Gulf of St. Lawrence whale deaths on a scale likely not seen since whaling decimated their population in the 19th century: scientist
The deaths of six right whales in the Gulf of St. Lawrence are a “mortality disaster” on a scale likely not seen since whaling decimated their population in the 19th century, an American scientist says.
Mark Baumgartner of the Woods Hole Oceanographic Institute on Cape Cod said the June deaths should be a call for humans to do more to protect the animals when possible.
“With such a small and declining population, right whales have little capacity to deal with both natural and humancaused mortality simultaneously,” he said.
North Atlantic right whales are among the most endangered large mammals on Earth, with only about 500 still alive. Six were found dead in the Gulf of St. Lawrence near Quebec’s Magdalen Islands in June.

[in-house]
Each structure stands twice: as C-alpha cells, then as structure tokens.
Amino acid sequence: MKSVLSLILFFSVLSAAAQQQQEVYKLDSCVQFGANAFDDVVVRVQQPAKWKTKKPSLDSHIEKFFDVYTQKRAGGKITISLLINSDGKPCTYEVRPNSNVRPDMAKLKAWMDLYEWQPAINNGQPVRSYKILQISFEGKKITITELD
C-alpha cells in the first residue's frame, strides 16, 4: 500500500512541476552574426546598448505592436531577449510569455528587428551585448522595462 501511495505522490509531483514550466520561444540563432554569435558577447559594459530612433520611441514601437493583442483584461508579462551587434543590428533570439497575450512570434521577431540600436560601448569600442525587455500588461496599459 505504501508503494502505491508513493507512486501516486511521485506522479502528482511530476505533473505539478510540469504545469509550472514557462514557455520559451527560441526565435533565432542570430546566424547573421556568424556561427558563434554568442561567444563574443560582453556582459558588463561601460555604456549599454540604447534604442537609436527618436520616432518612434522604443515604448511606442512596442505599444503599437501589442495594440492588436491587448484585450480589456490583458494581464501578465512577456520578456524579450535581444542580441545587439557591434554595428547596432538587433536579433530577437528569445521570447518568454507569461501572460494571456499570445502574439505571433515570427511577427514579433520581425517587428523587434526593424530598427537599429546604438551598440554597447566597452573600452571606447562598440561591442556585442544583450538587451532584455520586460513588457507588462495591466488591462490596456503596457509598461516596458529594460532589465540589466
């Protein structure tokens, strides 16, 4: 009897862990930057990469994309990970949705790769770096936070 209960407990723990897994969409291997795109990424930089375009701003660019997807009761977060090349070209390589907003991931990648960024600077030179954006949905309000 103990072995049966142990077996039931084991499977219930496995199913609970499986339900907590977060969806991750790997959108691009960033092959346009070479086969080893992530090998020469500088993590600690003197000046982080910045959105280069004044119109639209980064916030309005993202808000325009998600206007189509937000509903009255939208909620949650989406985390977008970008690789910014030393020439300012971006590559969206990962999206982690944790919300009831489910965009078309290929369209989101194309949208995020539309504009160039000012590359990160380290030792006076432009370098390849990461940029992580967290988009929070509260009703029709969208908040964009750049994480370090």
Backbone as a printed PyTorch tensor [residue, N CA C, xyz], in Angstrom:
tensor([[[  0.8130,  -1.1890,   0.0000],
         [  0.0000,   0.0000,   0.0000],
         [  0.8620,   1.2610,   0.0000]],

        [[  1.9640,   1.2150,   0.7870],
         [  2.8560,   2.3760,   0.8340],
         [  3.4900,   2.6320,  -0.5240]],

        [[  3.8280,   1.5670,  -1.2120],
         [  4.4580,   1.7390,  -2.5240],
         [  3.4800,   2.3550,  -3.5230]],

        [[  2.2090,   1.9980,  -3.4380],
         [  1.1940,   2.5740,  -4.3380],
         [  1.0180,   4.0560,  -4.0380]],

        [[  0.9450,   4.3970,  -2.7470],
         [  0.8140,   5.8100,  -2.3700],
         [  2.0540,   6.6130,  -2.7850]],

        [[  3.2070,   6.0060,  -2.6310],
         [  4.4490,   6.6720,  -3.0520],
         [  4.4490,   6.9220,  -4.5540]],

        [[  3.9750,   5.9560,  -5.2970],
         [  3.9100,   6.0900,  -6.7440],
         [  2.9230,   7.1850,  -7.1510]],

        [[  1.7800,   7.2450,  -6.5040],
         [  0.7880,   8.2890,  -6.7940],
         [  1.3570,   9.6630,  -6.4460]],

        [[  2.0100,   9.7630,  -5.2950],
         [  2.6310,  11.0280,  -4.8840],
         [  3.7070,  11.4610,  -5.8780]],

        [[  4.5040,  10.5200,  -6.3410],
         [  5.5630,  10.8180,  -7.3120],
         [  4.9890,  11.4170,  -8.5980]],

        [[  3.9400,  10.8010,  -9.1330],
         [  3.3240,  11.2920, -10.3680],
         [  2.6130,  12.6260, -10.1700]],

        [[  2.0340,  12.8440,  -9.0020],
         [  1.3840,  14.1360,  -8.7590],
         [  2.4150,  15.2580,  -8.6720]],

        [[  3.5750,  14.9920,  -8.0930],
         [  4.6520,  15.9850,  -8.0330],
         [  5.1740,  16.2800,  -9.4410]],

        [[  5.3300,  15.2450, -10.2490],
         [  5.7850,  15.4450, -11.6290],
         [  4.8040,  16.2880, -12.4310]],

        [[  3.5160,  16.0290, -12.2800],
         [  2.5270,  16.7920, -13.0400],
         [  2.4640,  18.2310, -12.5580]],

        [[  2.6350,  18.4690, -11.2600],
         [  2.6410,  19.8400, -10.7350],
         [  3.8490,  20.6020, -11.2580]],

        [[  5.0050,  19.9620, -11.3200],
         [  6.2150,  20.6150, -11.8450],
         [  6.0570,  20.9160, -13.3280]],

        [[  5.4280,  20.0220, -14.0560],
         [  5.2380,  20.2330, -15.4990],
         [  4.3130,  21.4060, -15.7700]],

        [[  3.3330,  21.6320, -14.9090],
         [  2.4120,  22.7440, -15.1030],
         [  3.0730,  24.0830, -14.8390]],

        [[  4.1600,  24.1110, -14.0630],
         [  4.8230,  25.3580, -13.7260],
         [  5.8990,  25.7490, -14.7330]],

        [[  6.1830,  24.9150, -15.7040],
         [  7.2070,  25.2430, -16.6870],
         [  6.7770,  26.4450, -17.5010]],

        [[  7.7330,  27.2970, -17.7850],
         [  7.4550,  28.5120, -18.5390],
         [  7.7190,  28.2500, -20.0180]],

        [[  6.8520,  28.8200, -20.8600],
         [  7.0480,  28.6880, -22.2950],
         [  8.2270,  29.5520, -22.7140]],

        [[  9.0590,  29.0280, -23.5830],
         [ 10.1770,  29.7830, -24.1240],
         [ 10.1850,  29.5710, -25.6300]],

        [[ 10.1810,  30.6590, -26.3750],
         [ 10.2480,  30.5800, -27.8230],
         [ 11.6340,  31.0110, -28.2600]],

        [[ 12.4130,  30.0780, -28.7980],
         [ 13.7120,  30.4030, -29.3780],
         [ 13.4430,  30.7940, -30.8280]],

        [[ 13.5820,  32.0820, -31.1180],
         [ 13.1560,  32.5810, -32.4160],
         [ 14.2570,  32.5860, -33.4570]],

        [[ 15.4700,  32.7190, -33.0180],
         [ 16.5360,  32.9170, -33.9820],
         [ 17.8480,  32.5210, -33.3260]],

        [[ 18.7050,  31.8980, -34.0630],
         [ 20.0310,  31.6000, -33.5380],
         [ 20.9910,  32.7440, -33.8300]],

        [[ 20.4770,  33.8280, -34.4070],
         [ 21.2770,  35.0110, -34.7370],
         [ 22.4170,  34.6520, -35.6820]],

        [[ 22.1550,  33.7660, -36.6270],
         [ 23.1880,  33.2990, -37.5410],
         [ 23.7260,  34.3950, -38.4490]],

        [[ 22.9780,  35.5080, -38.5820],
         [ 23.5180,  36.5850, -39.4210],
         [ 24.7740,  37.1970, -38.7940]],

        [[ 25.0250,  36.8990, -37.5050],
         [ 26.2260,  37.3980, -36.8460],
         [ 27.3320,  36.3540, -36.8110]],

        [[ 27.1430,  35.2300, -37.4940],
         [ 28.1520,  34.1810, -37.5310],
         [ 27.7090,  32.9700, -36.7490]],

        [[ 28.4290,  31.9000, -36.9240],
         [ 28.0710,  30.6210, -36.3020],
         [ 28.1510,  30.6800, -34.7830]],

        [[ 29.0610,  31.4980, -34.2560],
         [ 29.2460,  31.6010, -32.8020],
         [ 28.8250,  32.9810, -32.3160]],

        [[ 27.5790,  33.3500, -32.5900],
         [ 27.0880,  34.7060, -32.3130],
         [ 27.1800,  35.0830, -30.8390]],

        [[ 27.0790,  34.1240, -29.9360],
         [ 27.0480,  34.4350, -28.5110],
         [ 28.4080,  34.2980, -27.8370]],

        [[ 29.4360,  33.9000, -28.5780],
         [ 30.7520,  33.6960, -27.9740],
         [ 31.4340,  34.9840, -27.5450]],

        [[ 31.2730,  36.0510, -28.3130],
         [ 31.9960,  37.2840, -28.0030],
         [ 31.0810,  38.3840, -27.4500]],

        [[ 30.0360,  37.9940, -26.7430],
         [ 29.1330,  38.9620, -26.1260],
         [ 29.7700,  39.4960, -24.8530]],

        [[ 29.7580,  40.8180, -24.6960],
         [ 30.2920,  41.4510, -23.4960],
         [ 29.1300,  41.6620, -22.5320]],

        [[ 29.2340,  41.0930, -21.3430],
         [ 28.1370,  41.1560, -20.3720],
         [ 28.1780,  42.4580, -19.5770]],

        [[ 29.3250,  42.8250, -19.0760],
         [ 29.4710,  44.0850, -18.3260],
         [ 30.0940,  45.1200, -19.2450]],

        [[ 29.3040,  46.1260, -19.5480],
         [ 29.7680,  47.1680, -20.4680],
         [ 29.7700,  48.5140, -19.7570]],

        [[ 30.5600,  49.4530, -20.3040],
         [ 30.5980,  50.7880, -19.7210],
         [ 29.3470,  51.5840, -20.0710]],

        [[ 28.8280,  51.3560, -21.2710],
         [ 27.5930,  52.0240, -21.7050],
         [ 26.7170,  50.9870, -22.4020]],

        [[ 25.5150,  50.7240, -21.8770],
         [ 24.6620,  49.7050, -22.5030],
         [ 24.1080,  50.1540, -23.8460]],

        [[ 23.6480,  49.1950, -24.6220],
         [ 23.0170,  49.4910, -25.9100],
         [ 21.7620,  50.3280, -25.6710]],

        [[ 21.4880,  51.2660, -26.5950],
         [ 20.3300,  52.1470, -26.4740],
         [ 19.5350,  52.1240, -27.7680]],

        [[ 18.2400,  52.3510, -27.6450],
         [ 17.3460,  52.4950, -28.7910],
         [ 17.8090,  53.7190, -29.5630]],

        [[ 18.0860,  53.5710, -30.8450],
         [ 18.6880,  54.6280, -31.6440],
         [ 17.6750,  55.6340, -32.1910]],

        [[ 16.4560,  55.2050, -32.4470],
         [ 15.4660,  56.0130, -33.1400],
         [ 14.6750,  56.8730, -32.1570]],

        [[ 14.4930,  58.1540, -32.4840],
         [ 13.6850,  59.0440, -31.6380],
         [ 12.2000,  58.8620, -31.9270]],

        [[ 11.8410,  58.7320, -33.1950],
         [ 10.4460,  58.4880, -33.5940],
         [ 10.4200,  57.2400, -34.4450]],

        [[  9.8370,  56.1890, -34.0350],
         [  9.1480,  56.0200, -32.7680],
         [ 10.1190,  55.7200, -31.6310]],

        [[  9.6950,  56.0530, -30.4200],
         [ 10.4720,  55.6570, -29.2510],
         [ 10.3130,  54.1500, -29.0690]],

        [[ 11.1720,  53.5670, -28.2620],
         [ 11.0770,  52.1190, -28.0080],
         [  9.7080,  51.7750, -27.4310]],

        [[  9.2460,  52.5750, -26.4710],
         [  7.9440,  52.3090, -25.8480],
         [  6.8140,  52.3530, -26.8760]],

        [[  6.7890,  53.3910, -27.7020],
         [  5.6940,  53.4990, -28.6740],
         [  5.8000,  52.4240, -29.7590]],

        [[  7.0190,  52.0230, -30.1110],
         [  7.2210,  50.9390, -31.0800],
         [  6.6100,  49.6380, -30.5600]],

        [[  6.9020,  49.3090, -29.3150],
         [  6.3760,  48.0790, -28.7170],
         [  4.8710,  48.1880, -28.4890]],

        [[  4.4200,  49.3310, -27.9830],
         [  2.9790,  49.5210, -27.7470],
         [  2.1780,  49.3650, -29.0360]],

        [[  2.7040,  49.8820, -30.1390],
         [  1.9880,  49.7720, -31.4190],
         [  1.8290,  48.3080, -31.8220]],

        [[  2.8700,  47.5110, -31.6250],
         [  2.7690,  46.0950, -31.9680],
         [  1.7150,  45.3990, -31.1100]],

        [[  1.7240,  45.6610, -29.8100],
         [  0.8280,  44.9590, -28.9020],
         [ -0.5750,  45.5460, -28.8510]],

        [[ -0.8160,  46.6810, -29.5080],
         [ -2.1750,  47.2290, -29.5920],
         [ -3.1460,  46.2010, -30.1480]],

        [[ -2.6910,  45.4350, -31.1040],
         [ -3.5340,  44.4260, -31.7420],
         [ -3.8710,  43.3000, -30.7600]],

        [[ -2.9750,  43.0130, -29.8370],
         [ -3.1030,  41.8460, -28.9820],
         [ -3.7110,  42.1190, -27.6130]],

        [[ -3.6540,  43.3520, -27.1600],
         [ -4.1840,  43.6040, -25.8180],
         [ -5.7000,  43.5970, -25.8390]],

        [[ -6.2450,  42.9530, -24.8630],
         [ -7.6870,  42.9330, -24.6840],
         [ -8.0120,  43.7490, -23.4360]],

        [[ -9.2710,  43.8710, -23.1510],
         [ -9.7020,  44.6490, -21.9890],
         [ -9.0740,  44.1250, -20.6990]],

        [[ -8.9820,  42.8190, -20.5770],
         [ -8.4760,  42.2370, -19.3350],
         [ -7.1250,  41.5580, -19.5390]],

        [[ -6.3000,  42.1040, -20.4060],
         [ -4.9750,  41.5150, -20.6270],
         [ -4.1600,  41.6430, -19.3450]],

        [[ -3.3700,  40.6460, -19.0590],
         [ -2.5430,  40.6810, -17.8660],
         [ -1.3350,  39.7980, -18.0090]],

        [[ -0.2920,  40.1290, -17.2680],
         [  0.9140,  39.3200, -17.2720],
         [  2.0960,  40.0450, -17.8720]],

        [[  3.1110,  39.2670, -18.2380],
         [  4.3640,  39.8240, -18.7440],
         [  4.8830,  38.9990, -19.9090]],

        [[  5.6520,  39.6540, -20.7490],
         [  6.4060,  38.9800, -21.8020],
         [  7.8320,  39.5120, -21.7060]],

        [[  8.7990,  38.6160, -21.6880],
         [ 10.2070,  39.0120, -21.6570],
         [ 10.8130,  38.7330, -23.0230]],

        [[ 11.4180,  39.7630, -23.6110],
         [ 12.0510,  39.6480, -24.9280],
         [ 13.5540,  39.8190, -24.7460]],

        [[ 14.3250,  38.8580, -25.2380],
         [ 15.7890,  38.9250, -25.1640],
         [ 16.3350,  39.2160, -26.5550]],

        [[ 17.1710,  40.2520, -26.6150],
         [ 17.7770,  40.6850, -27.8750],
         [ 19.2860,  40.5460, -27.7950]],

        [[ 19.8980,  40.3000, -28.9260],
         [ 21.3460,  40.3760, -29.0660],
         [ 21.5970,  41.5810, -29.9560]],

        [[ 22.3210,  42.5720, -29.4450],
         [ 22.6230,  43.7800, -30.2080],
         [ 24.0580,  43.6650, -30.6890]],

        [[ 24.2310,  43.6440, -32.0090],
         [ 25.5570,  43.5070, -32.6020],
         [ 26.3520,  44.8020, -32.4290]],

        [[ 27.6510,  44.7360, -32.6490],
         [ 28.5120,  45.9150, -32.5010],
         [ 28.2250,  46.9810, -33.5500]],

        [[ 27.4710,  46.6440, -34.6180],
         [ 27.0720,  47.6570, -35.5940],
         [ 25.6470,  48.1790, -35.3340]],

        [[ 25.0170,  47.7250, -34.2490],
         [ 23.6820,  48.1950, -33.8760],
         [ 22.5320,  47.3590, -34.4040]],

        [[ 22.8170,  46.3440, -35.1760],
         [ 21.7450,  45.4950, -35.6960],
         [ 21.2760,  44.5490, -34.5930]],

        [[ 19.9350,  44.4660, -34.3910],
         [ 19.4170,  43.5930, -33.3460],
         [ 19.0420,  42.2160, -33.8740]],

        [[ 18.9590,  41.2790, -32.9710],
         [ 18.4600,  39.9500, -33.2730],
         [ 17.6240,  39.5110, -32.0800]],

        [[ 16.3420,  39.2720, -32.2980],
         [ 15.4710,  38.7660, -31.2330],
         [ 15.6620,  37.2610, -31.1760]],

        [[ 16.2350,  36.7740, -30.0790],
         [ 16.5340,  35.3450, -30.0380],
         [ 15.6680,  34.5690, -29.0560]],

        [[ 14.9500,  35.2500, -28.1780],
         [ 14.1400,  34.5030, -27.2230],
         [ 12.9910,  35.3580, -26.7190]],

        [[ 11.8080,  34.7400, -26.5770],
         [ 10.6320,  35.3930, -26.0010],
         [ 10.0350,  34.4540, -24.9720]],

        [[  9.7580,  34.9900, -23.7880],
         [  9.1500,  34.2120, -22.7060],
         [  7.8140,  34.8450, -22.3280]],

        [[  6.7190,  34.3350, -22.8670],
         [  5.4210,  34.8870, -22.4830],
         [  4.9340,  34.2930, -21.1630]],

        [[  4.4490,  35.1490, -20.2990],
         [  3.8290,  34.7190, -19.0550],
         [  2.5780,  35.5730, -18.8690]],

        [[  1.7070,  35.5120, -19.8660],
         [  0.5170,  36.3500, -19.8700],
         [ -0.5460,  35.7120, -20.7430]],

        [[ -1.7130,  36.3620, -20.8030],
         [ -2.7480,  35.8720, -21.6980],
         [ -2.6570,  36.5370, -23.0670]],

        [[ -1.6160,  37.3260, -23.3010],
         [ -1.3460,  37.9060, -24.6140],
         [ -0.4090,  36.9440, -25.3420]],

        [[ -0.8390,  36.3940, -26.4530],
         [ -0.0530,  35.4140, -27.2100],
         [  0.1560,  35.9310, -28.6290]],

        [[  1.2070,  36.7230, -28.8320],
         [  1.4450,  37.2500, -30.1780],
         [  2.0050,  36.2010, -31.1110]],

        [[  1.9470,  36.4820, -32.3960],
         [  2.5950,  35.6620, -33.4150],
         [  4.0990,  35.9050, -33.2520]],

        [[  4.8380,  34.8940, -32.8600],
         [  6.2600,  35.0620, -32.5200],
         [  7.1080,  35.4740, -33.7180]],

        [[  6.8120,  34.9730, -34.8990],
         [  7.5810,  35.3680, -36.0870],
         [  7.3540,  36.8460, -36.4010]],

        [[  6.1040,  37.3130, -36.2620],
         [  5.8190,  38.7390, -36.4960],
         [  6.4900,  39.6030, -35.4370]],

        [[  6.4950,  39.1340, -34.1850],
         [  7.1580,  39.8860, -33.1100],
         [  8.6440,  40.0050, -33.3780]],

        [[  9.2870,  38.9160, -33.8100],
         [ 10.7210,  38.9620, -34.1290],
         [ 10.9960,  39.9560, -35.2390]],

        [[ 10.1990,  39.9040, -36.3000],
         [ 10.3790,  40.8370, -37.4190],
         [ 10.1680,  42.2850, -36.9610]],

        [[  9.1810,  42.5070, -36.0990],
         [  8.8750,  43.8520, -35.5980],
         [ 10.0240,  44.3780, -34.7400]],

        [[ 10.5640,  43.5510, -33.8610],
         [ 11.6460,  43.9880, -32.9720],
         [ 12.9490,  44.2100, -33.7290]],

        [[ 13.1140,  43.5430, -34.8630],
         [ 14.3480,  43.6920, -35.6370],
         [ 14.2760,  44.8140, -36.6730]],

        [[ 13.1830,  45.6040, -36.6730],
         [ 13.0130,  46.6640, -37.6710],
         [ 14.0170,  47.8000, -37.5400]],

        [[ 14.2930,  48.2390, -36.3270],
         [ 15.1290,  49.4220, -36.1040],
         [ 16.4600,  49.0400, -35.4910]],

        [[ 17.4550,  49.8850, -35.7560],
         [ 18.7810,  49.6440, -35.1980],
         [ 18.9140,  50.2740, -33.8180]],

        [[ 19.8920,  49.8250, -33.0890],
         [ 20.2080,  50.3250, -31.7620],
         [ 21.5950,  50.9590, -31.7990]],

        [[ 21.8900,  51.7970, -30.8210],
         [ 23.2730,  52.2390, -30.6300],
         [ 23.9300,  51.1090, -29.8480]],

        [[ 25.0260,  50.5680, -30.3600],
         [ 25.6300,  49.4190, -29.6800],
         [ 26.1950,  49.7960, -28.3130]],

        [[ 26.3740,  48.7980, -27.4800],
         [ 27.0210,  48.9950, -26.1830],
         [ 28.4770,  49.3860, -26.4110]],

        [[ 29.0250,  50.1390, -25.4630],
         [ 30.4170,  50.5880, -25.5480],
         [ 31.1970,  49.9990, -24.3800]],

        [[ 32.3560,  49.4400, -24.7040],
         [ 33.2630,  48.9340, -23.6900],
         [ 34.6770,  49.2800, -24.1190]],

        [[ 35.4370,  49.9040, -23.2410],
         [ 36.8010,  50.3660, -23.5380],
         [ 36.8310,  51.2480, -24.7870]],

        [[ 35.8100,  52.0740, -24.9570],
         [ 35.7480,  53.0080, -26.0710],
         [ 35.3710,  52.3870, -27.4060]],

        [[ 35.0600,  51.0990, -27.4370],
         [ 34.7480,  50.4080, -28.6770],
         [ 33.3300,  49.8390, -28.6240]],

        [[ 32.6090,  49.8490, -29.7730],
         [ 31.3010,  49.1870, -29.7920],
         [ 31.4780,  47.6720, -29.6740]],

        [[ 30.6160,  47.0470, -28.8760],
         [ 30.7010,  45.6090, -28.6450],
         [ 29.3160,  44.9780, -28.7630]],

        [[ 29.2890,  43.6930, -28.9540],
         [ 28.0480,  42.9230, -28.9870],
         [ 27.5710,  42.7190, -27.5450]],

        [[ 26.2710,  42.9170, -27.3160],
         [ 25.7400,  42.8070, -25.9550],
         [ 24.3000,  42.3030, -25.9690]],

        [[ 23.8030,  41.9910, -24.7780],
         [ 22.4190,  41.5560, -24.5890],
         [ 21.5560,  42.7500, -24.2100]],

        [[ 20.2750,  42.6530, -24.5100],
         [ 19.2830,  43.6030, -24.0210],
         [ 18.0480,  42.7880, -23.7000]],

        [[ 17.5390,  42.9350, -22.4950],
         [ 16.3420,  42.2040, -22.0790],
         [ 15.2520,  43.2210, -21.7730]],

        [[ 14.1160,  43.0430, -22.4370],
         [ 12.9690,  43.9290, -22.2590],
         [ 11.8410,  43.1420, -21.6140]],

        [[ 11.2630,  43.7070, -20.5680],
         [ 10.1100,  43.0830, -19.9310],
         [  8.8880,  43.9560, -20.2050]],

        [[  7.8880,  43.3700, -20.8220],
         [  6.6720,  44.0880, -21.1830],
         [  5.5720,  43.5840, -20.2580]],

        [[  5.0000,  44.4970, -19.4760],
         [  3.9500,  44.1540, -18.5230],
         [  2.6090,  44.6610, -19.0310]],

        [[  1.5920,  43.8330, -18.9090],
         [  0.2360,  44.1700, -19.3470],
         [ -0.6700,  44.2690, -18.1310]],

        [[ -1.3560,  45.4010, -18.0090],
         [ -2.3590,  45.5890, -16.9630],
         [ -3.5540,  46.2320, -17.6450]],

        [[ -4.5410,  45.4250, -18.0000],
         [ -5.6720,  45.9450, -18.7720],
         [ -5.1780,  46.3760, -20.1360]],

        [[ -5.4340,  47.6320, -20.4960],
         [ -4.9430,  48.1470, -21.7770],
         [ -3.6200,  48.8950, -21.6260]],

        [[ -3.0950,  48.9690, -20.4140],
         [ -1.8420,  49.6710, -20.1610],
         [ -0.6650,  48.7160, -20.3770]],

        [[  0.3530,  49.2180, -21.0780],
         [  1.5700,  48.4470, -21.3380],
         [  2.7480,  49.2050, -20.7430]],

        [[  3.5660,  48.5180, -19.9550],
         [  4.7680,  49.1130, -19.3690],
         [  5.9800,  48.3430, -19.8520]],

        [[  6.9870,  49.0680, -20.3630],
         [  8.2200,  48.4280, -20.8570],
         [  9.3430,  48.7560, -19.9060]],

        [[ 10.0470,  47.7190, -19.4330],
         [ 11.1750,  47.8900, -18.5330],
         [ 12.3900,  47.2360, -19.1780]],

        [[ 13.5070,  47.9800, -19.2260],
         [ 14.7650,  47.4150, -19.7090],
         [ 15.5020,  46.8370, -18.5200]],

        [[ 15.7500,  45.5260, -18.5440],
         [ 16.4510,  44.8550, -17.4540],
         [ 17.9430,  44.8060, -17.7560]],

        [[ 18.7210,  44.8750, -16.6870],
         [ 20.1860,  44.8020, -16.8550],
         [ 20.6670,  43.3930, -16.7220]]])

“For a small population like right whales, the difference between population growth and a path toward extinction can be the matter of a handful of animals,” said Scott Kraus, vice-president and senior science adviser at the Anderson Cabot Center for Ocean Life at the New England Aquarium in Boston.
A necropsy was conducted Thursday on a male whale that was first spotted on June 18, and marine mammal experts carved up a second carcass Friday on a Prince Edward Island beach. Officials want to determine if boat strikes, fishing gear or a possible toxic algal bloom could be to blame for the whales’ deaths. The autopsies are being done in Norway, a tiny hamlet near P.E.I.’s northwestern tip not far from Tignish.
Federal fisheries officials said late Friday that the remains of another species of whale, a dead fin whale, was discovered near Prince Edward Island by a recent aerial patrol. The cause of death is not known and officials were trying to determine the next step.